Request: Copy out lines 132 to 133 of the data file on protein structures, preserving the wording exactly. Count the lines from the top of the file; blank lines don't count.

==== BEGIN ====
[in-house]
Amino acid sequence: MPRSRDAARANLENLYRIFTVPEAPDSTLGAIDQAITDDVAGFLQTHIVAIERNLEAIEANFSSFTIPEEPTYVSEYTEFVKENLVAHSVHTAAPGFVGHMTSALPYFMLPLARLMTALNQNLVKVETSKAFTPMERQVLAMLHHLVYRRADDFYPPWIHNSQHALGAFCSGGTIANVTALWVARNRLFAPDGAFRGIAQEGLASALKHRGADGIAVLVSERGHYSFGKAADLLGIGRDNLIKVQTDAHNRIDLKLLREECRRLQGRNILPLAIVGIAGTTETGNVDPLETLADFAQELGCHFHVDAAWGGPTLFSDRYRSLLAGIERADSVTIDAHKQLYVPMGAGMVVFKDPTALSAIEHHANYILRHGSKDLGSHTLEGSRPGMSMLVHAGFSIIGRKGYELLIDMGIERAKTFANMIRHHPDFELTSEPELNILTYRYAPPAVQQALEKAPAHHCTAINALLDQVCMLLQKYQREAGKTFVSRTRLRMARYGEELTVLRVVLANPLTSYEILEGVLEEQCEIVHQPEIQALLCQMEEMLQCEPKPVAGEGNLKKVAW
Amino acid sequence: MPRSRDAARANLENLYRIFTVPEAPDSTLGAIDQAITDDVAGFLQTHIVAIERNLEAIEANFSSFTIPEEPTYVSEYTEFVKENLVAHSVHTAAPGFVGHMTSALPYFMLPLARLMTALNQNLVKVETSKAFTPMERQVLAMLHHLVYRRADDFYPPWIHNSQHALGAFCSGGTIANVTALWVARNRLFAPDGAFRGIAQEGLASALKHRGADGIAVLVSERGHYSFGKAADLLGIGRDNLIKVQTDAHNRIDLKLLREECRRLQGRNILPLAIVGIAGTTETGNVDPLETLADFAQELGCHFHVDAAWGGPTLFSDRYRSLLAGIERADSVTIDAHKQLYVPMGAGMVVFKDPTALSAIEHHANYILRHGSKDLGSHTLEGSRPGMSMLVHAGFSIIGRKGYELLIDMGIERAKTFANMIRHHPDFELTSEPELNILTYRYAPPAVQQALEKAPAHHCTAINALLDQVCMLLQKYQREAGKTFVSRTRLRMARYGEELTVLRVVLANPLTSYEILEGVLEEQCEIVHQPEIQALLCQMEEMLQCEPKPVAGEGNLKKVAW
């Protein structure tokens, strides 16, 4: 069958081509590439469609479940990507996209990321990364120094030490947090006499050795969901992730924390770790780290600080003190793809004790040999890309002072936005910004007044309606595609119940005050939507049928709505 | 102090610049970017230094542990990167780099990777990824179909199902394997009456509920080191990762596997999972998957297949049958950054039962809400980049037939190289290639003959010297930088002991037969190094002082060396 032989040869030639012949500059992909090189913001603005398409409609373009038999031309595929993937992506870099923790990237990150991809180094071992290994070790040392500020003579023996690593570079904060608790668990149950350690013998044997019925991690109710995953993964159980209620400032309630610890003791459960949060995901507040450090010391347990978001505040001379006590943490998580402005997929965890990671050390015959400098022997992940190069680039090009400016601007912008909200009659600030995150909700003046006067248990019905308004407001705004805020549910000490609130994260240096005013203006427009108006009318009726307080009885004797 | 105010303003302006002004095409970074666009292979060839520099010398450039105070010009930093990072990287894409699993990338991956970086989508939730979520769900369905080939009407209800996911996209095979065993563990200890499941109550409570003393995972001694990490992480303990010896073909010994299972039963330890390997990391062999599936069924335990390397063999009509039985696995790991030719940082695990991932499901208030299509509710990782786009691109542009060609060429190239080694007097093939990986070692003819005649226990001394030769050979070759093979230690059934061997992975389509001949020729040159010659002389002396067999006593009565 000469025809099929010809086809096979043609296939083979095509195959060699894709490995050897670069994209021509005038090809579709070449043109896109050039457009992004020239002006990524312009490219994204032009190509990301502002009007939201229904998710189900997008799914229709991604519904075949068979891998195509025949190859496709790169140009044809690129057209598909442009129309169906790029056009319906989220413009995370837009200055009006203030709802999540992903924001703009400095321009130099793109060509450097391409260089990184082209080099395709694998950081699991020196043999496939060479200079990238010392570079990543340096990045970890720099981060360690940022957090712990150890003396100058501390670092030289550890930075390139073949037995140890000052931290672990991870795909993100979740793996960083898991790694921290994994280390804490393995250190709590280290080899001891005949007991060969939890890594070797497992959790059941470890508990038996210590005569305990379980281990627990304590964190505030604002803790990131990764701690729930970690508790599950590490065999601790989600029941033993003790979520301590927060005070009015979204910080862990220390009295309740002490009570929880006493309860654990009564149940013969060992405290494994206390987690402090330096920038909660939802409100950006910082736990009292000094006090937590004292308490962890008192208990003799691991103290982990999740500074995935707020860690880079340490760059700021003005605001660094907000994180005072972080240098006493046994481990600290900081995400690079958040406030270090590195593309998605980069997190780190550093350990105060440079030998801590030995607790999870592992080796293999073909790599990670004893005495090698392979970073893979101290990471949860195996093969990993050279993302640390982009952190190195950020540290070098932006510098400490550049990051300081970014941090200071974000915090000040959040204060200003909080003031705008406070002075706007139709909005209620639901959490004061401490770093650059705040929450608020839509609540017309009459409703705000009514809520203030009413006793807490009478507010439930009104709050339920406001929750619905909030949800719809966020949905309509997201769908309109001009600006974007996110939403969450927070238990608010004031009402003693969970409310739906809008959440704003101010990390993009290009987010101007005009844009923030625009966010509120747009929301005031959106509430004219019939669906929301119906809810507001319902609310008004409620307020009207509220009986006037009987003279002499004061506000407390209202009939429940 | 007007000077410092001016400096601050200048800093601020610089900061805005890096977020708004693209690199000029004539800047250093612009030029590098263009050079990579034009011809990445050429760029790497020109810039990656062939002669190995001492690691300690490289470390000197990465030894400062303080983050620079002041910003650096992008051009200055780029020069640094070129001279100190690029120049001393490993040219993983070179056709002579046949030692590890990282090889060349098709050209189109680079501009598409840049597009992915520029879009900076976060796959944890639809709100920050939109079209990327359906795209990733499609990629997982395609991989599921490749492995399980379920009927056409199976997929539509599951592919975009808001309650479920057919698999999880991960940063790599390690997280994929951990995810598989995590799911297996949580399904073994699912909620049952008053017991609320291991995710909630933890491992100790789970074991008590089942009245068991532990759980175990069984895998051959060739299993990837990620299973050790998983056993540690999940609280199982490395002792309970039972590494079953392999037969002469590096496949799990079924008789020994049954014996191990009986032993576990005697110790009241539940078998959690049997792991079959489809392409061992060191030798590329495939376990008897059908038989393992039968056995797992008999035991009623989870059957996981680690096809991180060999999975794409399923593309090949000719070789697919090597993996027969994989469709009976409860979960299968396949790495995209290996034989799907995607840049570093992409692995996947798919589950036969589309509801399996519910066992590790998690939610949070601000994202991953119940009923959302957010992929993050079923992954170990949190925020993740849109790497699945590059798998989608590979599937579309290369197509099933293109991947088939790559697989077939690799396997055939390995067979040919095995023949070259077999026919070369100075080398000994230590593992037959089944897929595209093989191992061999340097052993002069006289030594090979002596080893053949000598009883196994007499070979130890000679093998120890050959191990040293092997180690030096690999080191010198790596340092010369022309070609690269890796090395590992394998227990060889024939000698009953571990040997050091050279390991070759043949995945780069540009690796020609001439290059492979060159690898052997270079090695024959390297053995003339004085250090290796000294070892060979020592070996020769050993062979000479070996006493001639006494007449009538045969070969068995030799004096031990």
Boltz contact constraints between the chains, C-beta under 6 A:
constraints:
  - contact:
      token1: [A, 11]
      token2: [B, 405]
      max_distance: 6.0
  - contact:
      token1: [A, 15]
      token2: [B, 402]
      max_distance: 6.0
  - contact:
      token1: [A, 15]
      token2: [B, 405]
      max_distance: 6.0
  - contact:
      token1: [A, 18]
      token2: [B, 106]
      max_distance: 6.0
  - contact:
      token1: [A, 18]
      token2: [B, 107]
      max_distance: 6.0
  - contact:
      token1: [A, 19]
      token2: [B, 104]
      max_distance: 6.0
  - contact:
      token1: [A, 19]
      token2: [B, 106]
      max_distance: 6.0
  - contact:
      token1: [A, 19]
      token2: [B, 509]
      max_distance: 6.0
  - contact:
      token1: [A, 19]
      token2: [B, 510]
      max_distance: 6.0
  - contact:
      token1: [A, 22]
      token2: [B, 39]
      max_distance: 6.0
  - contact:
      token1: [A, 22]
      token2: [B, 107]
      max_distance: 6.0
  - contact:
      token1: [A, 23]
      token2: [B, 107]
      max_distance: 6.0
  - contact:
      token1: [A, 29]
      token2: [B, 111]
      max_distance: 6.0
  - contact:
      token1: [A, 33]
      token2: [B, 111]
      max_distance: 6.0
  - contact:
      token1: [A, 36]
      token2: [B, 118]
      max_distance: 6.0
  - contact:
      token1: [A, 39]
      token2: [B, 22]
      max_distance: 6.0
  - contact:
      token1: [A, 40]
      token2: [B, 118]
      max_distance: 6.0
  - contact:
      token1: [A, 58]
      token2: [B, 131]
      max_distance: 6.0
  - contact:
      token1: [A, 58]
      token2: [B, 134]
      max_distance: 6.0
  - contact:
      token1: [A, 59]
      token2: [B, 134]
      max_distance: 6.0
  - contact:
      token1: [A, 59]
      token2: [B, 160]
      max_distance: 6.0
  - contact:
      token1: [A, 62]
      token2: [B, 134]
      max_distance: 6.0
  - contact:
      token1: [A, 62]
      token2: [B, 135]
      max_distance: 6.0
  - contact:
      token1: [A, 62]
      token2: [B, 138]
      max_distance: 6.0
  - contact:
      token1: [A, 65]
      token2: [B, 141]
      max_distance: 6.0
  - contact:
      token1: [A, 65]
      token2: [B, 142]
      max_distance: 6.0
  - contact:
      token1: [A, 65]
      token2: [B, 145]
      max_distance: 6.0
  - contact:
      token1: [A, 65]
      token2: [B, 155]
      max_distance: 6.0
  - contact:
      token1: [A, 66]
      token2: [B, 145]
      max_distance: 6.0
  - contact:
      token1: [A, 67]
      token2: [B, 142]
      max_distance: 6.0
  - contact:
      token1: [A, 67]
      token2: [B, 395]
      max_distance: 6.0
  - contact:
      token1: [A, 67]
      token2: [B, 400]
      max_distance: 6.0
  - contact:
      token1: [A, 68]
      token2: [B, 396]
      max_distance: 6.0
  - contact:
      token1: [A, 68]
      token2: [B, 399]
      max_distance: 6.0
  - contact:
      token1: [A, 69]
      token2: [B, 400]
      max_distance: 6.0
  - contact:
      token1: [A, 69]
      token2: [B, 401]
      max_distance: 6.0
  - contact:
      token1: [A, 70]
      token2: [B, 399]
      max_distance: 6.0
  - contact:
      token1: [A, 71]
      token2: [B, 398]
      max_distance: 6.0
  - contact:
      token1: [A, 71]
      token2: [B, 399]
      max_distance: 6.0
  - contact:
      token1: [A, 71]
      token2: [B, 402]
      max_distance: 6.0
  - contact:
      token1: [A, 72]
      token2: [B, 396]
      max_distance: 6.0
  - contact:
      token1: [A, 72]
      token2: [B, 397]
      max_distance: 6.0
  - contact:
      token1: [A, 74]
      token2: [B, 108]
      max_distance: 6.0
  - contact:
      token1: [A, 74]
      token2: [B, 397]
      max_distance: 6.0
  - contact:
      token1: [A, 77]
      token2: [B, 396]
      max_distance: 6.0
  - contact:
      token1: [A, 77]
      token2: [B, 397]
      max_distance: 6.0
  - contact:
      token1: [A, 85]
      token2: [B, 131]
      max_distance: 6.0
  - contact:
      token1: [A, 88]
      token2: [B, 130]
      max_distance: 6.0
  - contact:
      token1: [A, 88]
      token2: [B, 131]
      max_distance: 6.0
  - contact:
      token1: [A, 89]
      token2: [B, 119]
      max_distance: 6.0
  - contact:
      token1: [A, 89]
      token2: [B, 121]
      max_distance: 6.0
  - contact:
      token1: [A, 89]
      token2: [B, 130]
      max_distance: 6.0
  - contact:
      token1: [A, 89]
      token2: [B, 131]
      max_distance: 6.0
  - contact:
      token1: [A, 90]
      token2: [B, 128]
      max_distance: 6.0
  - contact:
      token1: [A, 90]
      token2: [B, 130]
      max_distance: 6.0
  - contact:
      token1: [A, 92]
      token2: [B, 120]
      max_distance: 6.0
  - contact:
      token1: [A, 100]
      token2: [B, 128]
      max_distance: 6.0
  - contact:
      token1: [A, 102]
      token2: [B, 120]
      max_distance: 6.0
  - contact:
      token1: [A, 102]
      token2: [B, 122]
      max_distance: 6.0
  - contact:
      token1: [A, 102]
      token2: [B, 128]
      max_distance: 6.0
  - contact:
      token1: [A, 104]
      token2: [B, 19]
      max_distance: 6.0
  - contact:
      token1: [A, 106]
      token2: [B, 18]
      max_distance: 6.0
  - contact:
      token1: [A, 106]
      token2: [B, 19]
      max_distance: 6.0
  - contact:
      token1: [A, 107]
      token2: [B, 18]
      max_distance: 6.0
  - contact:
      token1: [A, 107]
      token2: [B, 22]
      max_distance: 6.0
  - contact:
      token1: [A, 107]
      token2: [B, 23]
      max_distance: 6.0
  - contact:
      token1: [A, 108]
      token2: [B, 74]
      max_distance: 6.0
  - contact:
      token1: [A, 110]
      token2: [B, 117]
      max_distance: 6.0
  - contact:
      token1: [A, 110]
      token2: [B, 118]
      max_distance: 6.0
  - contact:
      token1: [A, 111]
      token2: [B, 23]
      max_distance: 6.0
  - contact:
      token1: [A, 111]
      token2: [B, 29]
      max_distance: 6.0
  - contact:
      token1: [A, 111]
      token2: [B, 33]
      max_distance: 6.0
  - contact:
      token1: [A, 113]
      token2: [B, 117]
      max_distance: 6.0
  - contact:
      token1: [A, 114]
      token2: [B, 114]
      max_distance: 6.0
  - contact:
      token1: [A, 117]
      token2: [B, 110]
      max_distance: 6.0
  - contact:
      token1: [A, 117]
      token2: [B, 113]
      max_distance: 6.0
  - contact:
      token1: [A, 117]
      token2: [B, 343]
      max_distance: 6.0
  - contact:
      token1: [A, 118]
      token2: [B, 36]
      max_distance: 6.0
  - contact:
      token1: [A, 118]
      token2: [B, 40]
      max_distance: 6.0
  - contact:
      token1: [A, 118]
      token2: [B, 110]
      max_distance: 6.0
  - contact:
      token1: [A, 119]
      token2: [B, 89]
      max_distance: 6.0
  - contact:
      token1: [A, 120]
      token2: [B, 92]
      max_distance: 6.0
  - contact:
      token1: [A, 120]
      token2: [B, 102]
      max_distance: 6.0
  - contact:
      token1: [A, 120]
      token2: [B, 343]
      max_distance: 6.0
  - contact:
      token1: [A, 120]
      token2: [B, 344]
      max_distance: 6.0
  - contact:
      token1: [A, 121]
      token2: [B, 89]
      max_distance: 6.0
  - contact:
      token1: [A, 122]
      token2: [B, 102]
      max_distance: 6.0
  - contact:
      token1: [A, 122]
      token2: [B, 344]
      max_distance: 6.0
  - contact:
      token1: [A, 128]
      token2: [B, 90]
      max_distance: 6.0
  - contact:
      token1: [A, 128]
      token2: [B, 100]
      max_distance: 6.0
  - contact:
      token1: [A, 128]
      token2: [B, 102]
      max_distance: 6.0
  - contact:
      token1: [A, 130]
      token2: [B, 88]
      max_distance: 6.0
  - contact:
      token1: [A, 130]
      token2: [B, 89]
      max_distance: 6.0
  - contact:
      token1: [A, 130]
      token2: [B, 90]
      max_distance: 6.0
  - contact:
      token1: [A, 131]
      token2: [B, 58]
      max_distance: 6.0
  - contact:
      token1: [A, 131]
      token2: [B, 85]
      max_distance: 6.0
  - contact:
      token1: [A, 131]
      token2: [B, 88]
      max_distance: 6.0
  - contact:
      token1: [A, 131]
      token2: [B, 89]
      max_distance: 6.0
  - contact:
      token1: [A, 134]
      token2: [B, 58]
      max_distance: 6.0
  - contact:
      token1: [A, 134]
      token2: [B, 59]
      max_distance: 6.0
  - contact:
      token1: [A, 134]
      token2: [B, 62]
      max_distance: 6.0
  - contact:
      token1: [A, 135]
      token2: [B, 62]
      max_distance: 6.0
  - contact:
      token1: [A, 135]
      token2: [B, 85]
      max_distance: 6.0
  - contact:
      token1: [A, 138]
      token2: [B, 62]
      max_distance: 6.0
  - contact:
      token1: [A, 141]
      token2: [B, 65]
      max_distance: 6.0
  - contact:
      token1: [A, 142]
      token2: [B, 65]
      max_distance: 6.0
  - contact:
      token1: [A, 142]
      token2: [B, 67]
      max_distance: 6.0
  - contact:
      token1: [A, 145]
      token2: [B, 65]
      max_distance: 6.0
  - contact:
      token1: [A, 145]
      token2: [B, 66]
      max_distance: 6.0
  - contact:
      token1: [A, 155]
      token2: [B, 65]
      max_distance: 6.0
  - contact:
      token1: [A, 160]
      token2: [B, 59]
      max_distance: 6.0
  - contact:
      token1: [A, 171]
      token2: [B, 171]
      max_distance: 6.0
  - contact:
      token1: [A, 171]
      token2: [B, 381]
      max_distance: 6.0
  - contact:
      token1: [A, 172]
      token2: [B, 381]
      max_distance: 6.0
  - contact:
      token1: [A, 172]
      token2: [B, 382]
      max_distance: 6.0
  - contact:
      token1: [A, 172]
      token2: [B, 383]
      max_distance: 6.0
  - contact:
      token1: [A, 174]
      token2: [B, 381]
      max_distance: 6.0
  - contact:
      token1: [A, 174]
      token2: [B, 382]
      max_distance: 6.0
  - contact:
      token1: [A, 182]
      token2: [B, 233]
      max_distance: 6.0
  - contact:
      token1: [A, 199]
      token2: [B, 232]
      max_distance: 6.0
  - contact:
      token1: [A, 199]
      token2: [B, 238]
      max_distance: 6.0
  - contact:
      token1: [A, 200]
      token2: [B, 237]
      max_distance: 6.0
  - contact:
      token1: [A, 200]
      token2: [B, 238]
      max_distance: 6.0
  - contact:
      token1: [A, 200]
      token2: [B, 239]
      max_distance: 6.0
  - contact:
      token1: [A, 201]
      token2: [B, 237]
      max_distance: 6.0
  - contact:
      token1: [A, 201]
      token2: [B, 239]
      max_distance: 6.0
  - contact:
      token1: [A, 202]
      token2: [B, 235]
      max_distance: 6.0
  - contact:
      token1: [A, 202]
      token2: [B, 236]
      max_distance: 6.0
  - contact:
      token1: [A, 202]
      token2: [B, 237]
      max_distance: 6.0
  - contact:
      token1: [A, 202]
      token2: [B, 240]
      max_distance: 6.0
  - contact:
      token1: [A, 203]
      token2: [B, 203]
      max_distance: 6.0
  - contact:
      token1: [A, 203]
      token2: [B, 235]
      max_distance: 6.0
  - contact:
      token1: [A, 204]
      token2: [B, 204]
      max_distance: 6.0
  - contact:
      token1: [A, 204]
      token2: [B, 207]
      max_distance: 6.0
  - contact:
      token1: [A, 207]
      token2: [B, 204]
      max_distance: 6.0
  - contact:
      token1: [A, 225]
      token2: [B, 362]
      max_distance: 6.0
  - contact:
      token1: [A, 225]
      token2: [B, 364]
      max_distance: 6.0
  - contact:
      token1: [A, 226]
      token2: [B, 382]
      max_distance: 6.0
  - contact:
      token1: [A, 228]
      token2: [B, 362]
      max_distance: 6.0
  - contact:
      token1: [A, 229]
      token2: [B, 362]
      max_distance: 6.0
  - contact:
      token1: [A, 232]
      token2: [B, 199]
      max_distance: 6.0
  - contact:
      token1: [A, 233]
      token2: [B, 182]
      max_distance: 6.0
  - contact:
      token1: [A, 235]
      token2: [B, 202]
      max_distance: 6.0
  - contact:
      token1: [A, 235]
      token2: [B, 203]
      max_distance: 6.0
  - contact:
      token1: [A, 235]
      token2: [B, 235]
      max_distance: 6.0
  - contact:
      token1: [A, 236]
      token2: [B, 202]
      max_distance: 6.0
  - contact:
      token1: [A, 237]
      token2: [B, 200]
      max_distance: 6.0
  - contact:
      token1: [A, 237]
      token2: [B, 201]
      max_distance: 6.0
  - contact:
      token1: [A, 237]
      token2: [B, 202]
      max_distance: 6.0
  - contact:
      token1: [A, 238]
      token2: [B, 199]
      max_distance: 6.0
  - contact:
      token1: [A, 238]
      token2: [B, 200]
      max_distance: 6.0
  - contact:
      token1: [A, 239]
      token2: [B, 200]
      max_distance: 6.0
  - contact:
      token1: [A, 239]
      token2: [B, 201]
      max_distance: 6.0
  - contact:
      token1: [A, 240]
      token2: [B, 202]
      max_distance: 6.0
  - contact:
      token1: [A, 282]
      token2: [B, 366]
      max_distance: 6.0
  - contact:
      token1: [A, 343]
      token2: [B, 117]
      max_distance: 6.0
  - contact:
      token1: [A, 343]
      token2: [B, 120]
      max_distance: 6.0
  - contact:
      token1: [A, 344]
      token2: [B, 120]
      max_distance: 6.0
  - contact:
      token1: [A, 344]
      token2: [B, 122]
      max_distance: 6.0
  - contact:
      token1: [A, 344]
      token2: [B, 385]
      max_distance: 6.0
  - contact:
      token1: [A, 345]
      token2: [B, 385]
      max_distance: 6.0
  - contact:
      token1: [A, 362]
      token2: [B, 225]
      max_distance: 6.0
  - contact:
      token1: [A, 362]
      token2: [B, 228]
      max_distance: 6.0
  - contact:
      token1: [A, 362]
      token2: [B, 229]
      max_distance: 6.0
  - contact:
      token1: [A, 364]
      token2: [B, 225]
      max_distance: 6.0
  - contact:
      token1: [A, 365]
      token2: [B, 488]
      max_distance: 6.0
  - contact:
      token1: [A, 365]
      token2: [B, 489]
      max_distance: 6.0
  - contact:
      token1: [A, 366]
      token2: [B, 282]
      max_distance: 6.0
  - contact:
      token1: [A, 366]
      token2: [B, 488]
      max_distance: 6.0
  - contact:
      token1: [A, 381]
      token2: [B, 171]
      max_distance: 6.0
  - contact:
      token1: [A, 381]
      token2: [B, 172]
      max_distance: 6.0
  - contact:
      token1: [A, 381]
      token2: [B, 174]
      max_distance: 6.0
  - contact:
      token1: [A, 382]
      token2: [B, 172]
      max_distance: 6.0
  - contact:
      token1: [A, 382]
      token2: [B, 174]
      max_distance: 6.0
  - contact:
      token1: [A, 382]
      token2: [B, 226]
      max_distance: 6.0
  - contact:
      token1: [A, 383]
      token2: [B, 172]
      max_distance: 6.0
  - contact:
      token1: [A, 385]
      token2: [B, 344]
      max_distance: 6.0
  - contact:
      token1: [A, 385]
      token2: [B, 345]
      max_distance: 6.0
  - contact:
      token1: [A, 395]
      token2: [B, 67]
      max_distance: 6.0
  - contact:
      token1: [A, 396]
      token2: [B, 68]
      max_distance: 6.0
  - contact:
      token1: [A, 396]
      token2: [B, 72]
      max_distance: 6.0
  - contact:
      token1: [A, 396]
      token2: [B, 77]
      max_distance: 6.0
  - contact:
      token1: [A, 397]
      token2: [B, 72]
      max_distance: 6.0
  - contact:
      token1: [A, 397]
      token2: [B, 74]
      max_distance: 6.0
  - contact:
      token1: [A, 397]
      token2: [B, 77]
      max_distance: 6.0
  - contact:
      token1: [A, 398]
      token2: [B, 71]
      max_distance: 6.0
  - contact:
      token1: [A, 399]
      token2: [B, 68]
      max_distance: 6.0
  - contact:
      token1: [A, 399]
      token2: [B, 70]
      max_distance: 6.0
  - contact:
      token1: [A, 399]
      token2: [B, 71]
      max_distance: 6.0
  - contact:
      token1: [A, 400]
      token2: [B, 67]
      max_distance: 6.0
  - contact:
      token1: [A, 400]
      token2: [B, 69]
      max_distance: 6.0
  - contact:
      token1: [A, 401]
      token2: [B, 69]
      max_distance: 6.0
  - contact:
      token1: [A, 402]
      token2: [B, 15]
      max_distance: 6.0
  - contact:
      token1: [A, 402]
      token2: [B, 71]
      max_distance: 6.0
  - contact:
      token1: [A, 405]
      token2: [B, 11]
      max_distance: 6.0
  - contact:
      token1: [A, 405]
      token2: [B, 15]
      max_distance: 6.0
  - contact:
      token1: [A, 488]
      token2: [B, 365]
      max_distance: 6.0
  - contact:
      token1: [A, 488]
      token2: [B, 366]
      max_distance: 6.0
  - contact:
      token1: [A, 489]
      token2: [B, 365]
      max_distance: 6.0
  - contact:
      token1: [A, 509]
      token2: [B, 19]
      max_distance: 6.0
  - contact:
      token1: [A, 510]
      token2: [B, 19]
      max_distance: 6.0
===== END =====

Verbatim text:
      token1: [A, 67]
      token2: [B, 400]